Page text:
It is a common practice in many nations to create things by hand and pass them from generation to generation. Whether these items are used daily or kept closed in a chest as the most precious possessions, they are meant to bear the history of several generations within them. However, what if someone treats such objects merely as a tribute to fashion and wants to fill their house with authentic items without being attached to them? Such an idea is uncovered in Alice Walker’s short story, “Everyday Use.”
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There are several main characters whose attitudes toward family relations are considerably different. Whether one agrees with the mother’s opinion or with the elder daughter’s, one idea is universal about the narration. The story is ultimately not so much about preserving ancestors’ treasures as it is about the relationships among such similar in origin but different in outlooks members of one family.
The first theme that is relevant to discuss the story is that of race and ethnicity. Despite being of the same descent, the mother and two daughters all treat their race differently. The mother seems to have accepted her lot of being a humble, uneducated African American woman who does not receive much respect from others. The younger daughter, Maggie, is shy, but it is not possible to separate her shyness of being black from that of having “burn scars down her arms and legs” (Walker 23).
Finally, there is the elder daughter, Dee, who refuses even to be “named after people who oppress” her (Walker 29). The difference between the three heroines’ perception of their ethnicity is striking. Dee, who is the most determined of them all, does not agree to settle for anything less than perfect. It is her for whom the church and mother raise money to pay to school (Walker 26). It is also her, Dee, who changes her name to the bizzare “Wangero Leewanika Kemanjo” (Walker 29). This girl surely knows what she wants, and she spares no effort to get it.
One cannot read “Everyday Use” without sharing the feeling of apprehension that Maggie has before her sister’s arrival. The narrator’s mentioning of “the other house” that got burned under unclear circumstances (Walker 25). Additionally, both the younger daughter and her mother feel uneasy before Dee’s visit. Their lives have become so different: the mother and Maggie still live in the house in the pasture and feel content about being where they are (Walker 26). Meanwhile, Dee, who has moved to the city, hardly wants to set her foot in this place. This contrast between the two settings and the people living in them makes the story sound gloomy and pessimistic.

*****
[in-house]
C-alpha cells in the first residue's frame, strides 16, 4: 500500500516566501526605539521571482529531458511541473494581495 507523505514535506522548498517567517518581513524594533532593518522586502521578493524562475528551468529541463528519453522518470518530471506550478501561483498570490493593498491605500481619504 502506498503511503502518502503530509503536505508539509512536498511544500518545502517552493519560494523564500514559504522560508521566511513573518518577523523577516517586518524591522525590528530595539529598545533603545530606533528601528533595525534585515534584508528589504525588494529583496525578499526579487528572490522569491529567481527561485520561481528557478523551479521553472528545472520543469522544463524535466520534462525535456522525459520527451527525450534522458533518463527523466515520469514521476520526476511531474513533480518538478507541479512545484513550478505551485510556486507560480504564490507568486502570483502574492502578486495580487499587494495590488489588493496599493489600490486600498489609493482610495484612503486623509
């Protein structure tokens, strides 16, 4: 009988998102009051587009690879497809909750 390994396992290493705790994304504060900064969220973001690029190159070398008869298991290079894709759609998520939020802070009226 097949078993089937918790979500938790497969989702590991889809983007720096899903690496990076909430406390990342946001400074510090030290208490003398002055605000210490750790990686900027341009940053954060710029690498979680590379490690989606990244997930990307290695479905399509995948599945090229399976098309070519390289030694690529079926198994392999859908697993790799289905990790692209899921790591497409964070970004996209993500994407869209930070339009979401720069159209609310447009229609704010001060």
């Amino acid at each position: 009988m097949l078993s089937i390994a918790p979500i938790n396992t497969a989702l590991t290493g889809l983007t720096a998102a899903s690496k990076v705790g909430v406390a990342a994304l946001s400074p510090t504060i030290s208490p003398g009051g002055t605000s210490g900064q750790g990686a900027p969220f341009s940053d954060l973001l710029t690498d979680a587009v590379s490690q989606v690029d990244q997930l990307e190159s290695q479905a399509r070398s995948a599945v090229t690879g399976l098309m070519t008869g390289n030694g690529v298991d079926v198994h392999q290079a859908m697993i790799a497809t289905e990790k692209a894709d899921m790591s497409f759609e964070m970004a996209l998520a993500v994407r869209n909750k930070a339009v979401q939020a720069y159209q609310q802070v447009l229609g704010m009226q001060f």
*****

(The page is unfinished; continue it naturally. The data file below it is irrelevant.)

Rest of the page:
However, the atmosphere of uneasiness existing between the mother and Maggie and Dee and her friend dissolves and changes to a resolute one when it comes to appreciating heritage. Dee, who has never wanted to have anything in common with “old-fashioned, out of style” quilts, suddenly wants to possess the two most precious ones (Walker 33). At this point, the narrator realizes something very important, something she might have never understood had her calm life not been disturbed by the intrusive guests.
Finally, the moment comes when the mother can oppose Dee, the girl to whom “no” has always been “a word the world never learned to say” (Walker 23). The mother understands that for Dee, quilts are merely fashion items, something she could boast in front of her friends, but which she could never appreciate to the full extent.
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It is possible to assume that since Dee intends to hang the quilts on the wall, she is more appreciative of her ancestors’ work. The girl remarks that her sister might be “backward enough to put them to everyday use” (Walker 33). However, as is evident from the narrator’s reaction, such everyday use is exactly the way to value such things. Grandma Dee and Big Dee and the narrator herself all worked hard to make these beautiful quilts.
Thus, probably the best way to acknowledge their efforts would be using these things instead of putting them in one’s apartment as adornments. And while Dee says that the mother and Maggie do not understand their “heritage,” it is obvious that she is the one least aware of what heritage is (Walker 35). Finally, Maggie can smile a “not scared” smile (Walker 35). Despite living in simple conditions and possessing simple things, the narrator and her younger daughter are truly happy.
Alice Walker’s “Everyday Use” presents several important topics to contemplate, the most crucial ones being those of family relationships and attitude toward heritage. For each character, these notions mean something different, but all three females realize the value of these aspects, even though different. The main lesson learned from the story is that even excessive persistence can be overcome by the sense of love and attachment.
Walker, Alice. “Everyday Use.” Everyday Use / Alice Walker, edited by Barbara T. Christian, Rutgers University Press, 1994, pp. 23-35.